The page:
Last week we mentioned the dreaded “D” word (see Science, Not Speculation). We promise to keep it more upbeat this week, focusing on the spectacular stock market rally of the past month. Despite stocks trading sideways for two weeks, the S&P 500 is up about 27% from the March 23rd low! Stocks fell nearly 34% from the February 19th peak to March 23rd, so we are only 7% (34-27%) from recovering the losses, right? Not exactly. Stock return math can be a little unintuitive at times.
To recover from the 33.9% decline, we do not need a 33.9% gain; we need a 51.3% gain! Why? Stocks fell 33.9% from the S&P top of 3,386 to a low of 2,237. A gain of 51.3% from 2,237 is required to get back to 3,386. The peak we fell from is a much larger number than the trough from which we are recovering.
So, we have already seen a 27% recovery; therefore, we need stocks to grow another 24% from here to get back to the peak? No. We just need to grow by 19%! How long will it take to recover the remaining 19%? Some might take comfort if we wax lyrical about the shape of the future recovery, but the truth is, nobody knows. As we discussed in our webinar, we can look to history as a guide, but each bear market is different. Our peace of mind comes not from speculation, but from knowing we have a disciplined investment process built to get us through whatever the future holds.
Headlines This Week
- Crude oil lost its “Black Gold” label after May oil futures contracts traded at a negative rate this Monday.
- Futures market traders have signaled that nobody wants to have oil delivered in May, and contract owners are willing to pay to skip the delivery as oil storage approaches capacity.
- While low oil prices are terrible for energy companies, they eventually lead to lower gas prices, which is positive for a consumer-based economy like our own.
Home Sweet Home
- Federal Housing Finance Agency (FHFA), along with Ginnie Mae, decided to facilitate payments to mortgage bondholders to alleviate liquidity concerns.
- Both organizations are planning to give borrowers in need of assistance up to 4 months of relief.
Not So Green on the Other Side
- The Italian short-term government bonds have crossed to positive yields since March, as investors continue to worry over the country’s debt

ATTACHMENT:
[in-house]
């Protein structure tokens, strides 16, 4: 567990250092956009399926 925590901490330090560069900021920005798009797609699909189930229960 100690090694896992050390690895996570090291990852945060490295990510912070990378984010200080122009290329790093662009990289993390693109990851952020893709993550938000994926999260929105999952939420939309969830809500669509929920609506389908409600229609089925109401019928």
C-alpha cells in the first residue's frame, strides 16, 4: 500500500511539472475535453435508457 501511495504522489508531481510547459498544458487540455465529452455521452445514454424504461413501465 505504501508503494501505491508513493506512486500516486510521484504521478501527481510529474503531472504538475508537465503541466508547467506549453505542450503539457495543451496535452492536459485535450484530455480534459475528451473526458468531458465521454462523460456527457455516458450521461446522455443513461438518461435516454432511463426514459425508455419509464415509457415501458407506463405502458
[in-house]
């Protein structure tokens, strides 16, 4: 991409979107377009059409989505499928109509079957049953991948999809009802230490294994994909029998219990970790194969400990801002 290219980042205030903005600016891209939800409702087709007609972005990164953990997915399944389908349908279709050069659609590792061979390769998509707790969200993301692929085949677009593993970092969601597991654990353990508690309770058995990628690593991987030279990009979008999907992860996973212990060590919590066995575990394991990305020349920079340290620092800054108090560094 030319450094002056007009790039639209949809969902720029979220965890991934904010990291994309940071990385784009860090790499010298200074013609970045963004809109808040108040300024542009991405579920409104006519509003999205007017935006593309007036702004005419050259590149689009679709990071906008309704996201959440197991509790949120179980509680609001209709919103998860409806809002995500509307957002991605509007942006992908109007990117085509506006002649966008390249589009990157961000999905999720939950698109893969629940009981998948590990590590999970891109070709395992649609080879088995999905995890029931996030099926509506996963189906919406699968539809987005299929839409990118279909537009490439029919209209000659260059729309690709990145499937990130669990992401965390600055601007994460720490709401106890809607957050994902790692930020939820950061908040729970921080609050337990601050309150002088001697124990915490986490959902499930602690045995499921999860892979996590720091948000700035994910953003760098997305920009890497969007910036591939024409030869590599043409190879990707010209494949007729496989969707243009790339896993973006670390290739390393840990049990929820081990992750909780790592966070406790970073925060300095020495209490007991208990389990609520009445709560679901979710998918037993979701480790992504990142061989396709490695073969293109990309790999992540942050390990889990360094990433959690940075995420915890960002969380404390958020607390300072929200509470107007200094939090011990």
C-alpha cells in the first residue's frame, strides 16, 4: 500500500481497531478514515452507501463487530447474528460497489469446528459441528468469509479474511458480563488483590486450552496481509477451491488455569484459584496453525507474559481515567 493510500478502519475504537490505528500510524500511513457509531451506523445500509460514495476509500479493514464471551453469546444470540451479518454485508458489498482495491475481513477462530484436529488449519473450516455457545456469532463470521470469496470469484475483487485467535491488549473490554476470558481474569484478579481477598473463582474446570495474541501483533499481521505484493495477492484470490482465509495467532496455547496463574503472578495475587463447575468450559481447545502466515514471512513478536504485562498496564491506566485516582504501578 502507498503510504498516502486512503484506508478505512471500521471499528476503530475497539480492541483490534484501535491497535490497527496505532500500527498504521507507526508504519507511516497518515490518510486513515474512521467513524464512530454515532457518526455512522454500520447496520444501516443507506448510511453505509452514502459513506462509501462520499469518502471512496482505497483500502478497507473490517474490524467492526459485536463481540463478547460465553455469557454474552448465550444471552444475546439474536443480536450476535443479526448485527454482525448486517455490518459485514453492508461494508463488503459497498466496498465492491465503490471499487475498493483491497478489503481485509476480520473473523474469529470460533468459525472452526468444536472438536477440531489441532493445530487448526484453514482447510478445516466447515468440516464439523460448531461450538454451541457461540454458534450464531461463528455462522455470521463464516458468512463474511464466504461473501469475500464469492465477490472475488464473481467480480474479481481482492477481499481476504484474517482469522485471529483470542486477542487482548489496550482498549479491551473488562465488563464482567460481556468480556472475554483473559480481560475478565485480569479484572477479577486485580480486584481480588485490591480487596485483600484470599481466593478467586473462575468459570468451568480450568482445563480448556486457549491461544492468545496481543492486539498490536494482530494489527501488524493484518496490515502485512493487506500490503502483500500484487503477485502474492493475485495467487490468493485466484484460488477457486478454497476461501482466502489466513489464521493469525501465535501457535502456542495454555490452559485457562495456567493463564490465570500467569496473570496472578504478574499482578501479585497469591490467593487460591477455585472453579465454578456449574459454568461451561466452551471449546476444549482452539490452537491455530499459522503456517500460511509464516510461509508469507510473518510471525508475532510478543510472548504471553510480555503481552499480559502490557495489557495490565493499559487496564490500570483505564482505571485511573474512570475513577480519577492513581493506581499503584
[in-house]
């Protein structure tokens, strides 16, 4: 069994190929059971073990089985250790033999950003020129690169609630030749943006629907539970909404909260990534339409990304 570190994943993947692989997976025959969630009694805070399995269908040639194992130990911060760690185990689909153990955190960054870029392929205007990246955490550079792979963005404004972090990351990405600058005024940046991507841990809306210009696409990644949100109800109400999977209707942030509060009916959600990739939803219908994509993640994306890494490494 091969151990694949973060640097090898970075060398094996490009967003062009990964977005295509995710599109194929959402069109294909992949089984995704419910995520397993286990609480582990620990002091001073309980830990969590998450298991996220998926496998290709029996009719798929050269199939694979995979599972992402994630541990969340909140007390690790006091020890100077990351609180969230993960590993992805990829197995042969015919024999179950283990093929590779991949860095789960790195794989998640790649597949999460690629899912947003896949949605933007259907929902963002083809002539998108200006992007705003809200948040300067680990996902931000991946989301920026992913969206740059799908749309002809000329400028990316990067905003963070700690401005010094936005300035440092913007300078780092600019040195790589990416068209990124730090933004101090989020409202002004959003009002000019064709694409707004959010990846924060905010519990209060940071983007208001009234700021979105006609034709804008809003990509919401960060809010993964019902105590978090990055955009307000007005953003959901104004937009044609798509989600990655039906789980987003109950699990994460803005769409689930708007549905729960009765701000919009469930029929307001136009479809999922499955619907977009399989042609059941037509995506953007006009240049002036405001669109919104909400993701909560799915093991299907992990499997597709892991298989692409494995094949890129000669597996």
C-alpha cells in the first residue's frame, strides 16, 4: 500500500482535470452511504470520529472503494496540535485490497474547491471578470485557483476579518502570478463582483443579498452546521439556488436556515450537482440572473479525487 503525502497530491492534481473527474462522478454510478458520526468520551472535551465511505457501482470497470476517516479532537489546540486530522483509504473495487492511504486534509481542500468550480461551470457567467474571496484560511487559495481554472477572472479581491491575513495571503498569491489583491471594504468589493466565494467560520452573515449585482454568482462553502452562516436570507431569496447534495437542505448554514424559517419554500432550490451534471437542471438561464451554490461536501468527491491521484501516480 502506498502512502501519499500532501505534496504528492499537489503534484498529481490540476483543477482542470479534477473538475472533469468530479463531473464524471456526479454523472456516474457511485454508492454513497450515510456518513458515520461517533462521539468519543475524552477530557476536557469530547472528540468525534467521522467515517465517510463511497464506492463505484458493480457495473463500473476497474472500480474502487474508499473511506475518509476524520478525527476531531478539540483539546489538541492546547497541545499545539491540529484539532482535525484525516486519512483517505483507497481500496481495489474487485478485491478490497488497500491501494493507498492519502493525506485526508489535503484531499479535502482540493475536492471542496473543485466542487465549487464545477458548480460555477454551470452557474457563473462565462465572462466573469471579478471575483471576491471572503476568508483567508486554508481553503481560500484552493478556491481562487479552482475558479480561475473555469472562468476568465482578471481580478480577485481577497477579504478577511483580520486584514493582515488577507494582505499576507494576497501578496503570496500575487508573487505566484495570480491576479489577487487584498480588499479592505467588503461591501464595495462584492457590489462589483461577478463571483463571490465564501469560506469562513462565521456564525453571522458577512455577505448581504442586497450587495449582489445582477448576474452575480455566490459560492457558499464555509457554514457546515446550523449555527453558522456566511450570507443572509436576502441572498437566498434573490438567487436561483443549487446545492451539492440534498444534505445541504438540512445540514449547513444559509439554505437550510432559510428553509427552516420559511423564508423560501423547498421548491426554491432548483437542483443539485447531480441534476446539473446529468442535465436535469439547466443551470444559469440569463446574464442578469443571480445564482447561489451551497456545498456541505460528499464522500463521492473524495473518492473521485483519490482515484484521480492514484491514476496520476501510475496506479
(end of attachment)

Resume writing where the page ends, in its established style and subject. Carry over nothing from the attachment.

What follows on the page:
- There was no help from Eurozone this week either after the region refused to share coronavirus-related debt burdens.
- Argentina entered a 30-day delinquency period, giving the country some additional time to strike a deal with its bondholders before defaulting on their debt.
- The country is asking bondholders to wave payments amid the global coronavirus pandemic.
The Week Ahead
There are several significant reports slated to be released next week. While they could point to improving conditions, that may not mean much to the millions of Americans continuing to feel the impact of the virus.
- The U.S. Consumer Confidence figures will be released on Tuesday.
- U.S. GDP figures for Q1 will be announced on Wednesday.
- Many experts will keep their eyes on the latest Initial Jobless Claims numbers, set to be released on Thursday.
- The ISM Manufacturing PMI figures on Friday could provide more insight into just how much manufacturers across the country have been impacted.
Given how involved central banks have needed to be during the COVID-19 pandemic, next weeks’ regularly scheduled meetings may not bring any surprises.
- The U.S. Federal Reserve releases its interest rate decision on Wednesday.
- Considering all previous actions taken to date, experts feel the Fed does not have many new options left in the tank.
- The Bank of Japan is scheduled to announce its decision on Tuesday.
- While interest rates may not go lower, they are expected to increase their asset purchases.
- The European Central Bank is the last of next week’s three, on Thursday.
A large number of U.S. states will see their Stay-At-Home orders expire on Thursday, April 30th.
- Most states appear to be taking a cautious, phased-in approach to allow businesses to open back up to the public.
- A growing concern is how widespread a second-wave of COVID-19 cases could be, should society reintegrate too quickly.
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